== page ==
There are so many things a doula will help with during pregnancy, labor, birth, and postpartum. A doula will provide excellent resources for you (like local childbirth classes, mental health services, where to go if you have difficulty breastfeeding, and the best websites and books for information), give endless emotional support and strategies for comfort during labor, get you started off right with breastfeeding, and make sure you're doing well postpartum. There are, however, certain things that a doula will never say to you, which is key to her role, scope of practice, and professionalism. It helps for you to know these things prior to hiring a doula for your birth.
If/when to get an epidural - If your goal is to birth without pain medication, a doula will support you endlessly with encouragement, coping techniques, position changes and more. If you come to a point in labor, however, where you have absolutely reached your limit for whatever reasons and have changed your mind, the choice to accept pain medication is yours. A doula will not tell you when she thinks it's time or conversely, sway you away from pain medication when you make that decision. A doula supports without judgement -- it's not her job to decide if/when you get pain medication, nor will she be upset about your change in course (changes in labor and birth happen all the time!).
Your doctor/midwife is terrible - Or that she thinks you should switch providers. Or that she can't stand working with your provider. This is not to say that a doula will leave you in the dark about a provider with a high rate of c-sections or who is known to induce nearly everyone. A doula will provide you with intel about your provider in a diplomatic way, and perhaps more importantly, will arm you with questions and discussion points -- if desired -- to find out if your provider is the ideal match for supporting your desires and goals in birth.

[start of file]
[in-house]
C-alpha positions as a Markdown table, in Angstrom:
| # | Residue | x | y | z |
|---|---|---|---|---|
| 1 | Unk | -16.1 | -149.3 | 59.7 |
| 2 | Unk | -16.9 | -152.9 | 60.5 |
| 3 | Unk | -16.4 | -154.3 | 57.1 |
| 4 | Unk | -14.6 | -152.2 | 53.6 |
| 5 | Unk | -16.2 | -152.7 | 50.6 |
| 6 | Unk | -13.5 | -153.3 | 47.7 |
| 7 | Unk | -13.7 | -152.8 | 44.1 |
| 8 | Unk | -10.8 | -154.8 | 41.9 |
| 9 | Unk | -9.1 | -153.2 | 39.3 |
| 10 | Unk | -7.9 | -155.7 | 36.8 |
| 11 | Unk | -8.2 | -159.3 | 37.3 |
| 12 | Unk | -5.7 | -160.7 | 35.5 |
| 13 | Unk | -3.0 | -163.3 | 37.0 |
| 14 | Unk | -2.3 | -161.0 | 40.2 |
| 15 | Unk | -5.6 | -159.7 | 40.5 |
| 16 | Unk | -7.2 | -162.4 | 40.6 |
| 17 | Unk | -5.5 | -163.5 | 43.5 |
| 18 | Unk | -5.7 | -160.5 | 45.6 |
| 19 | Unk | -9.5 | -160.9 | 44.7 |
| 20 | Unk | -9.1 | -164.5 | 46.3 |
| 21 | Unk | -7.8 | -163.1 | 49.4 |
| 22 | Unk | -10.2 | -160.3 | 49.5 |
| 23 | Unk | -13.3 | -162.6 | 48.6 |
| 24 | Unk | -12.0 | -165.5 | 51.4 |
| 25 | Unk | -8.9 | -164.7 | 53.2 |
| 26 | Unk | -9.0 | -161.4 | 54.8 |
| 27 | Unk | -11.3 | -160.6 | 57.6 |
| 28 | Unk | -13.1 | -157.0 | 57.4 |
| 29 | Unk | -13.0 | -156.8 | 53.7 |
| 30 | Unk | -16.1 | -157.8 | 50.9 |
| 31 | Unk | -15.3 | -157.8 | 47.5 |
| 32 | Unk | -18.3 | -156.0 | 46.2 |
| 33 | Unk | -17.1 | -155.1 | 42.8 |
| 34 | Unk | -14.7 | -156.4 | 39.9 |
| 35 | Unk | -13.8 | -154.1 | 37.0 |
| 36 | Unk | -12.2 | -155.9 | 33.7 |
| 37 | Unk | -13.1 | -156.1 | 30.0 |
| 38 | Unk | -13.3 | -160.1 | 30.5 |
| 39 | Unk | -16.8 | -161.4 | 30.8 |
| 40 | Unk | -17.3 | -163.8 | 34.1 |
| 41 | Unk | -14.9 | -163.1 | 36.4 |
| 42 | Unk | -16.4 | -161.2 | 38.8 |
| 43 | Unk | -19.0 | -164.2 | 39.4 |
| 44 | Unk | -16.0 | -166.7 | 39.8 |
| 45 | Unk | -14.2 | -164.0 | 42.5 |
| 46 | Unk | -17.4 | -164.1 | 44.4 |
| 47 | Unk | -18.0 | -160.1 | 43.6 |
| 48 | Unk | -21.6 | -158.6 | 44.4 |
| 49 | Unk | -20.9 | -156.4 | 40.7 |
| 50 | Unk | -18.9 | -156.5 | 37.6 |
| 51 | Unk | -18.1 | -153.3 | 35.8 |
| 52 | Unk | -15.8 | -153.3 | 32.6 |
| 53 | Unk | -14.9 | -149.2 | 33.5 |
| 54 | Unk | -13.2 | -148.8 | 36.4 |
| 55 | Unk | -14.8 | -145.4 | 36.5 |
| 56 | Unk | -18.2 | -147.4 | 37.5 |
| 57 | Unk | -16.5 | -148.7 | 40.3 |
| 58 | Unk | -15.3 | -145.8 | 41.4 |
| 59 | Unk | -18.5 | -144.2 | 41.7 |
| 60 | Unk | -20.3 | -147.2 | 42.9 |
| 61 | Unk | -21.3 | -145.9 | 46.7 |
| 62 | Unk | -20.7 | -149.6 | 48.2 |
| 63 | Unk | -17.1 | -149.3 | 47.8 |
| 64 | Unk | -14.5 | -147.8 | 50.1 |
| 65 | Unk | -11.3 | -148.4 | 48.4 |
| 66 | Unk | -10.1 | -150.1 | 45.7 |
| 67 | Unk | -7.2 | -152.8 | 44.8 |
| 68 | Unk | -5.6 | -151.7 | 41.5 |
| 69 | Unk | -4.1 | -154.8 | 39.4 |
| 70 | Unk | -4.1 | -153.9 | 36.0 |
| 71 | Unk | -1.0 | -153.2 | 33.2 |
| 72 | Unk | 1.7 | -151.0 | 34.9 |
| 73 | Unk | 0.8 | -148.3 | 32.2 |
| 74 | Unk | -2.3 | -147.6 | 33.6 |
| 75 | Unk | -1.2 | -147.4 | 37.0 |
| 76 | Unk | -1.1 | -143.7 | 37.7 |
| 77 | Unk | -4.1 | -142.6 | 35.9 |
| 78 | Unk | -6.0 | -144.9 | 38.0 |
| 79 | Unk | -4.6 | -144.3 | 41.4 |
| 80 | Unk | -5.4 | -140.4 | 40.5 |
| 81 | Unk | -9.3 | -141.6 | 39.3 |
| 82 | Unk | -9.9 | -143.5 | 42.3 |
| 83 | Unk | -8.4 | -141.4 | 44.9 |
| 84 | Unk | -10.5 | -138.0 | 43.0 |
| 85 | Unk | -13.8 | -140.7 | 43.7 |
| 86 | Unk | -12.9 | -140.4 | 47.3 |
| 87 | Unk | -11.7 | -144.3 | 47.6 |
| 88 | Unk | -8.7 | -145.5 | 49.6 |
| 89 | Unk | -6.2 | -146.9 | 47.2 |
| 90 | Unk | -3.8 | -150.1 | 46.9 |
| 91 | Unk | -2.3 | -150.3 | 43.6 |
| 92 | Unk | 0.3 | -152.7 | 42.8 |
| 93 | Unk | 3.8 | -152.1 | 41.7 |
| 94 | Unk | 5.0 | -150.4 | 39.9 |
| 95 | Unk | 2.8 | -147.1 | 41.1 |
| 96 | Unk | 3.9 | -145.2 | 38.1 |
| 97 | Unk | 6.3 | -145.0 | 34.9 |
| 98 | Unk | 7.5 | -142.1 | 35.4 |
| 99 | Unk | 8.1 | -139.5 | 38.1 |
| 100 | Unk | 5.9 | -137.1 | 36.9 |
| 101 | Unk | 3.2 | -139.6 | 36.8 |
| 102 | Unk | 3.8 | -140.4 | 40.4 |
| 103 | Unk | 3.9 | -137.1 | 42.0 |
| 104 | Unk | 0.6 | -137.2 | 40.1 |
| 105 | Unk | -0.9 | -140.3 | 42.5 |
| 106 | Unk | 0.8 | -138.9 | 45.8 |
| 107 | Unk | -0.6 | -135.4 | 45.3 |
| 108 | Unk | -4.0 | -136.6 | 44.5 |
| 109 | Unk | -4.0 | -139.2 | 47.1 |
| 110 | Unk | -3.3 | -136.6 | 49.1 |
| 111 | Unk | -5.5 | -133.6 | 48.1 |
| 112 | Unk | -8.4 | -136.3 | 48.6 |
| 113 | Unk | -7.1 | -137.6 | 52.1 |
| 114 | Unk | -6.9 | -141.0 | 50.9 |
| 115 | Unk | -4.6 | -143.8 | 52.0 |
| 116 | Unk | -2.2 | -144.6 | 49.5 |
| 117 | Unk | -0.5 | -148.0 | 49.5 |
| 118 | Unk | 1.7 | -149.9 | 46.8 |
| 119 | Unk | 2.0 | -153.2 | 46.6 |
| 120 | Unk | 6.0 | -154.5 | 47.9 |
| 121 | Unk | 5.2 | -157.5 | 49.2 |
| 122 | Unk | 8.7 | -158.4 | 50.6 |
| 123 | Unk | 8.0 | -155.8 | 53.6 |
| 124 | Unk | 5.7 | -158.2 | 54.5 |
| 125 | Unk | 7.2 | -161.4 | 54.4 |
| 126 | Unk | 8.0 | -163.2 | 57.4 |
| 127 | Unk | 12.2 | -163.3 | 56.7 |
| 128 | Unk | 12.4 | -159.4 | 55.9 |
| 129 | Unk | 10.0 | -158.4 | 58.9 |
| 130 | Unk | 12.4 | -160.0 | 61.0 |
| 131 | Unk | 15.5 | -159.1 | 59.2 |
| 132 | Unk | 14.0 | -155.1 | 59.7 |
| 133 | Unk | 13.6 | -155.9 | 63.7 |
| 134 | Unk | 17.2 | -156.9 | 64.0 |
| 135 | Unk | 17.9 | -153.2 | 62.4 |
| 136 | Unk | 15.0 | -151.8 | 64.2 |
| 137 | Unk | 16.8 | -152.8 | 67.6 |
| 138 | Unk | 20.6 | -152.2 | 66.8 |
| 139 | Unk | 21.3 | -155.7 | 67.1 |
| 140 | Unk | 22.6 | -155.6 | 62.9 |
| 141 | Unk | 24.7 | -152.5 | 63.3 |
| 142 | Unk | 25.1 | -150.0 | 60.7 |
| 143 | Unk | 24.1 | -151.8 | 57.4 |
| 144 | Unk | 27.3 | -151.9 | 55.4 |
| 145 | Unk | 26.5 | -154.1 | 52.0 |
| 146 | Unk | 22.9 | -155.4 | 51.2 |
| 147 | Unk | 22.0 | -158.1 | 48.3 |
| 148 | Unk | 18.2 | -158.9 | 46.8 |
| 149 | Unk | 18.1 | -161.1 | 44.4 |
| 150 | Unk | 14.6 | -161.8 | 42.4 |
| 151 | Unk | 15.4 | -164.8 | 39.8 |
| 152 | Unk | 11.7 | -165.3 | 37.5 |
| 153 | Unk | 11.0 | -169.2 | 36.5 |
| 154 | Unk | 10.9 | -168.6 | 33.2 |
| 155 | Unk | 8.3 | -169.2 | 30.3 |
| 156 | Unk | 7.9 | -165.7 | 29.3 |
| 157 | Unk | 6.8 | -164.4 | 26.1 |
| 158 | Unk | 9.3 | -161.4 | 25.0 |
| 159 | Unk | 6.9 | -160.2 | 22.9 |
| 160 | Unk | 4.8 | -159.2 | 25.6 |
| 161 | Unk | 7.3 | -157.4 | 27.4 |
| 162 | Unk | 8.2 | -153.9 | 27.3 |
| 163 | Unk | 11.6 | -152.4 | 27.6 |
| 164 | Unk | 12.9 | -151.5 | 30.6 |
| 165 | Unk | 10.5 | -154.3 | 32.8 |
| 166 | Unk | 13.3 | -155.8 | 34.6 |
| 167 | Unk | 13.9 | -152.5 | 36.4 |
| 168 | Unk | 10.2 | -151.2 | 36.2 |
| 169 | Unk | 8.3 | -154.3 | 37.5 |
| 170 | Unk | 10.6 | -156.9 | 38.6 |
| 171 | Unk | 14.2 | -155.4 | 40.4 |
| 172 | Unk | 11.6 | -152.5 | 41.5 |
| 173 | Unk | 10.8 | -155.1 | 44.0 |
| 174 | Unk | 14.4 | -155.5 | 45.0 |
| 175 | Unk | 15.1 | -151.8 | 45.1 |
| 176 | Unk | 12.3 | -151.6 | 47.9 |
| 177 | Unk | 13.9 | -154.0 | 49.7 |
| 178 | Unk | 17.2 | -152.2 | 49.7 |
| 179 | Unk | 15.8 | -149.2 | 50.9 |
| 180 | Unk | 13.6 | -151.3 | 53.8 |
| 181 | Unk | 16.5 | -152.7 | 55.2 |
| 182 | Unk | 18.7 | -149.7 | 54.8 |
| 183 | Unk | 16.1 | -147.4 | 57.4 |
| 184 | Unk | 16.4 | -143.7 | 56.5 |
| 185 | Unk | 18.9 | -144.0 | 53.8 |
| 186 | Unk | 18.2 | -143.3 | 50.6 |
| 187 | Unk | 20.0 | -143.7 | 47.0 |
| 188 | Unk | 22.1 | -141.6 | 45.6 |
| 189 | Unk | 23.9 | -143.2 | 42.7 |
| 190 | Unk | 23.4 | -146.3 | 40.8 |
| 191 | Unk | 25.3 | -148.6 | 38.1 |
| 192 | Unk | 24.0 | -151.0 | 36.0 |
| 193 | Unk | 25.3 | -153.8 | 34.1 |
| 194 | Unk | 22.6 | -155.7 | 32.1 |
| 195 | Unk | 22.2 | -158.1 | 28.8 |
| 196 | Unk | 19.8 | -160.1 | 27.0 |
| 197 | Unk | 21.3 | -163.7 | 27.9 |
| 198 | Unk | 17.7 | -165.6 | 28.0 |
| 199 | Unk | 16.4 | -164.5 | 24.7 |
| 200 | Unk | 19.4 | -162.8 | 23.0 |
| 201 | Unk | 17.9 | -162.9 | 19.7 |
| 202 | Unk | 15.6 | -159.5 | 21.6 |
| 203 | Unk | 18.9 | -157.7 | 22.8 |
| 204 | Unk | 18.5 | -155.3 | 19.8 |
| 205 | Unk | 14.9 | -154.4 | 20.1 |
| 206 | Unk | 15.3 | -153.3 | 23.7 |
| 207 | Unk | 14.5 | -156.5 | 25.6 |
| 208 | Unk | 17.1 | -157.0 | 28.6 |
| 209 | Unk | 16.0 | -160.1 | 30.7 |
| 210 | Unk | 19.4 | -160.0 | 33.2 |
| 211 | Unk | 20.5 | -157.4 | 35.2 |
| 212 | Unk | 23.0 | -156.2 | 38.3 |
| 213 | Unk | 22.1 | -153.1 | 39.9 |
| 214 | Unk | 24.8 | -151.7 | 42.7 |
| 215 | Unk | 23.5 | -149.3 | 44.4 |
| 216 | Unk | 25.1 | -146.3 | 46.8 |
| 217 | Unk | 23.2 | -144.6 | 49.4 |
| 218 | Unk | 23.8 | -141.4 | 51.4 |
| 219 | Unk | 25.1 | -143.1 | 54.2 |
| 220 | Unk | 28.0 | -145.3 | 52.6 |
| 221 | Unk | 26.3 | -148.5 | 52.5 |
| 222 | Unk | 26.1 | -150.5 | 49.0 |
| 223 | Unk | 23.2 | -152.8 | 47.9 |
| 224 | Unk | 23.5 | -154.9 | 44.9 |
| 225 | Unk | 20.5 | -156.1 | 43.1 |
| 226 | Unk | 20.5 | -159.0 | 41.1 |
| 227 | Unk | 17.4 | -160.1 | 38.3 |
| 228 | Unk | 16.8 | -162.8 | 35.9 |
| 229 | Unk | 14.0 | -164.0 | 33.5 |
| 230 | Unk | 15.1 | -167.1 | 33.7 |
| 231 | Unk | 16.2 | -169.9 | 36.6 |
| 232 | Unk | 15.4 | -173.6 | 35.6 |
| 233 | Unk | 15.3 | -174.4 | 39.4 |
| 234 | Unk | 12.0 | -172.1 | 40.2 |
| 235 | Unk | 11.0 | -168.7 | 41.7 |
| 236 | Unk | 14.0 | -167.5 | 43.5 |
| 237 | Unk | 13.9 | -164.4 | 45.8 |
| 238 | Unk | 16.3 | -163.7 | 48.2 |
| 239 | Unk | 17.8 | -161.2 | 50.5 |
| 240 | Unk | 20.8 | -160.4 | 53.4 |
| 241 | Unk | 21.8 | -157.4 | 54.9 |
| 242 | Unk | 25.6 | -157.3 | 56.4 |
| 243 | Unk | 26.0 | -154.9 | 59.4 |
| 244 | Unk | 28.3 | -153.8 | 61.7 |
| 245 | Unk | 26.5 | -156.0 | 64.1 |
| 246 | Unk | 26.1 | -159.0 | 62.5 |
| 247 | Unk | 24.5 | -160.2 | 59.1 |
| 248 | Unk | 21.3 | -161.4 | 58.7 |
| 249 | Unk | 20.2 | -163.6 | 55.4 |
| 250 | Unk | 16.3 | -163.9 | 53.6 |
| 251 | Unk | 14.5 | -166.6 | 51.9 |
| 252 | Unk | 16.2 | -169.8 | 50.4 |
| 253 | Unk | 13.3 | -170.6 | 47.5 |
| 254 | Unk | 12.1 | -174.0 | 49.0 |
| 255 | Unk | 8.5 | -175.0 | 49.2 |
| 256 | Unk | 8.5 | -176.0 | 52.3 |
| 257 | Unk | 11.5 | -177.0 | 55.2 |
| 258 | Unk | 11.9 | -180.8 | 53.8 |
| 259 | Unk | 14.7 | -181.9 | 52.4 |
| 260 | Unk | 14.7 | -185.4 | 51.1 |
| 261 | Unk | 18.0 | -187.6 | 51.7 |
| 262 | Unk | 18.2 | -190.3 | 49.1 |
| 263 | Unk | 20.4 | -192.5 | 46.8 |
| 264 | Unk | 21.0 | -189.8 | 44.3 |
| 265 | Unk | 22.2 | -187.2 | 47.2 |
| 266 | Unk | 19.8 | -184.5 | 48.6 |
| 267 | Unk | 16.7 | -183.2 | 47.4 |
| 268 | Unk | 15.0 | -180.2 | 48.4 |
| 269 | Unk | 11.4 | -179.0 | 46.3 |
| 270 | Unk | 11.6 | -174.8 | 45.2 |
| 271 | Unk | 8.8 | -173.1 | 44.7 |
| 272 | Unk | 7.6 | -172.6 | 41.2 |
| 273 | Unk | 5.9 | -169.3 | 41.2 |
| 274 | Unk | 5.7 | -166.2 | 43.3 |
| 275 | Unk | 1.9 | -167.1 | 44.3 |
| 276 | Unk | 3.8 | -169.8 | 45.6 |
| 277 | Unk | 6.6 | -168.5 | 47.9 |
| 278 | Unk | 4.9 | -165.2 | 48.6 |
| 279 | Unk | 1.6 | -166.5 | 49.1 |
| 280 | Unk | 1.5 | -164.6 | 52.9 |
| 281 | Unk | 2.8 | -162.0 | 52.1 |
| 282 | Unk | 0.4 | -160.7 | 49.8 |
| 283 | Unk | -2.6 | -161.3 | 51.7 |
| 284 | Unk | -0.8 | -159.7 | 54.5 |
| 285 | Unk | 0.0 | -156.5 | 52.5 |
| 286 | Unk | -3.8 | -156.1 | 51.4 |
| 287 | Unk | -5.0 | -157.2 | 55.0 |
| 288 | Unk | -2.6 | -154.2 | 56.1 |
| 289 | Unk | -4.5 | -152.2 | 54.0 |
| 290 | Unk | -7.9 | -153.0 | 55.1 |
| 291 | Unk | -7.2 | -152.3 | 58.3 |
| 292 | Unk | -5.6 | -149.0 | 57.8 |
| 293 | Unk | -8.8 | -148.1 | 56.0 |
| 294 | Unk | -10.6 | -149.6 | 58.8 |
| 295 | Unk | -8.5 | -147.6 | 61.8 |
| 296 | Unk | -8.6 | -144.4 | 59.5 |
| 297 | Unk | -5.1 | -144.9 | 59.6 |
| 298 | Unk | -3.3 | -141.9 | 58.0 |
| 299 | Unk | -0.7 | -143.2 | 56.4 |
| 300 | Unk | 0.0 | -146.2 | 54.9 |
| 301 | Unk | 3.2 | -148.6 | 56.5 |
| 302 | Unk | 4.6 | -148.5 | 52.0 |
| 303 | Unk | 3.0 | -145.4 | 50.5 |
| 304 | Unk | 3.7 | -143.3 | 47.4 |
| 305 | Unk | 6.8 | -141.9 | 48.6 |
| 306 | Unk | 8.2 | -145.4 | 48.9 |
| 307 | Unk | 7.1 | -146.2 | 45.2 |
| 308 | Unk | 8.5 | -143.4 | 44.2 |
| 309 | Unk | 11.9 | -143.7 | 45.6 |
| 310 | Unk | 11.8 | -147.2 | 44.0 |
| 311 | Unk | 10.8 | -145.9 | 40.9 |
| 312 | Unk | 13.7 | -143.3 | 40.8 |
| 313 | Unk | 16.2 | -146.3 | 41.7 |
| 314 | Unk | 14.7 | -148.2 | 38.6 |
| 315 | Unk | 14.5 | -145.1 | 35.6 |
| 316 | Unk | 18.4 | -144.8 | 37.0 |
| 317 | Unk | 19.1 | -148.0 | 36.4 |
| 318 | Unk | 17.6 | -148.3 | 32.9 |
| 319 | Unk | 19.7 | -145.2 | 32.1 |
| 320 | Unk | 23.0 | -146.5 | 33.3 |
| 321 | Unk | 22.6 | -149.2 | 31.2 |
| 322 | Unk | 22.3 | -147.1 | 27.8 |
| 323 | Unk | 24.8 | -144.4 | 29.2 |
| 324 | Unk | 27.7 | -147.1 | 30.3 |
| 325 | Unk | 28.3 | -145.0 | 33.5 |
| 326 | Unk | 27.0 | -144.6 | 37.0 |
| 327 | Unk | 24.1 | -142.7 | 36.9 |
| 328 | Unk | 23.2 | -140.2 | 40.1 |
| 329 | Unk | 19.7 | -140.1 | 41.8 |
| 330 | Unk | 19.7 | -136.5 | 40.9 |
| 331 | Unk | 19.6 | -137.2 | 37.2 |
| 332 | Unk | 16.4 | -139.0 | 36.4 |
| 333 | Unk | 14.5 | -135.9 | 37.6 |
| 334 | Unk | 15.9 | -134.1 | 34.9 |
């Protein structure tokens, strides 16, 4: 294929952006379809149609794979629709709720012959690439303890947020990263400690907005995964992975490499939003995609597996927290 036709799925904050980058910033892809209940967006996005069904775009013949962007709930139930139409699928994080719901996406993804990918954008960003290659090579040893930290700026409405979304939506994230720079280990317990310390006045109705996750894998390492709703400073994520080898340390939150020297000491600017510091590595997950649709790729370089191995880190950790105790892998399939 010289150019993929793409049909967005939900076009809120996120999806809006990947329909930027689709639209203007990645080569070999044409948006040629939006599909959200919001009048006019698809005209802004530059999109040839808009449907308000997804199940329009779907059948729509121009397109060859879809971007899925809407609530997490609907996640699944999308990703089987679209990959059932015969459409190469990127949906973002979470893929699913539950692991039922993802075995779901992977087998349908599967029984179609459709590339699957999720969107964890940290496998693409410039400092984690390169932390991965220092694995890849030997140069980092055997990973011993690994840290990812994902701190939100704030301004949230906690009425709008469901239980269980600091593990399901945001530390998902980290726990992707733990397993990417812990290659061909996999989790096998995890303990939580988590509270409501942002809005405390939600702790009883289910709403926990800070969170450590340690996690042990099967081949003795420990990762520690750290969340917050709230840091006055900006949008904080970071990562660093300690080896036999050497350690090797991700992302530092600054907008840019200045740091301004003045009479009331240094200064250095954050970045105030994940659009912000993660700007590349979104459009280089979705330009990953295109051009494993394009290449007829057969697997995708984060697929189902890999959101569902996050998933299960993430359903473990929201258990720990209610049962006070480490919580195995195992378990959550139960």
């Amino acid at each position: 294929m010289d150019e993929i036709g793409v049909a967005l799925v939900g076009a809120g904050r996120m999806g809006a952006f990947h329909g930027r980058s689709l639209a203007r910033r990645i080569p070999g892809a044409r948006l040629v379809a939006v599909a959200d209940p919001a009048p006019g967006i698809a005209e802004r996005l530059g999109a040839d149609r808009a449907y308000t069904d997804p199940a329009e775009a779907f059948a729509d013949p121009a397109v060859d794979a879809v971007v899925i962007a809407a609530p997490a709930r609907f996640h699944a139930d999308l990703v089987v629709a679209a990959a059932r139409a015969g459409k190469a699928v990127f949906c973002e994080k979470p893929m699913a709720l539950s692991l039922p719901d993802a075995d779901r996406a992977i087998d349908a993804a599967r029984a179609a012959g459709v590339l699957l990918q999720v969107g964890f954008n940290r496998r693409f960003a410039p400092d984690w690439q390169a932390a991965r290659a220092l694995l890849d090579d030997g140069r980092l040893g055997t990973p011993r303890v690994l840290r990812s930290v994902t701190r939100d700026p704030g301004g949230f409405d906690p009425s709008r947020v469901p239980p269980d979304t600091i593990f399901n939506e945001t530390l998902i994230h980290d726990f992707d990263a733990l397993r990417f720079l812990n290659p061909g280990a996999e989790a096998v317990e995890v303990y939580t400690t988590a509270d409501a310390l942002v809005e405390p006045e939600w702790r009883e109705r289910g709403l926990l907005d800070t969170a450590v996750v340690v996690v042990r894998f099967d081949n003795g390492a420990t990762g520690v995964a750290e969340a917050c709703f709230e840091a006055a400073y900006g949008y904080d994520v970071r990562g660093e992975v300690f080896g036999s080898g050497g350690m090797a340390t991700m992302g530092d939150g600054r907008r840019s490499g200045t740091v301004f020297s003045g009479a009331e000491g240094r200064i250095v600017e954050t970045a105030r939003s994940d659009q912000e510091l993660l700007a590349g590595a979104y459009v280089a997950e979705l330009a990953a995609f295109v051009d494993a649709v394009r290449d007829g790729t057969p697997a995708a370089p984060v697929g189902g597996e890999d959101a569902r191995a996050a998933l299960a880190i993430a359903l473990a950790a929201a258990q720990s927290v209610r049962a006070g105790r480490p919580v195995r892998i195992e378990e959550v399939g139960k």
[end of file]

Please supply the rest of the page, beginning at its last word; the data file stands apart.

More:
Anything that involves a diagnosis - A doula cannot and will not tell you anything that even remotely sounds like a diagnosis. You can discuss all the symptoms you want with your doula -- she will advise you to call or visit your care provider, seek medical care right away, or provide you with resources to learn more about your symptoms.
Who you should/should not allow at your birth - During prenatal meetings, your doula will ask about who will be present with you at birth -- for informational purposes only. A doula will not tell you it's a bad idea to invite your mother-in-law, with whom you've had a contentious relationship. She will, likely, suggest to strongly consider who will be present at your birth. If asked for, she may also provide advice on how to politely request someone not attend your birth.
That you're really in labor -- or not - The definition of "true labor" is contractions that grow longer, stronger, and closer together. But labor is a funny thing and doesn't always follow a direct path or pattern. Sometimes, early labor and active labor can be full of stops and starts. So while a doula is well versed in labor signs, and can help you assess where you are, the beginning of labor is not always a hard-and-fast science. Of course, it also helps to know that all contractions and signs of labor, while sometimes referred to as "false labor," are all an important part of the process.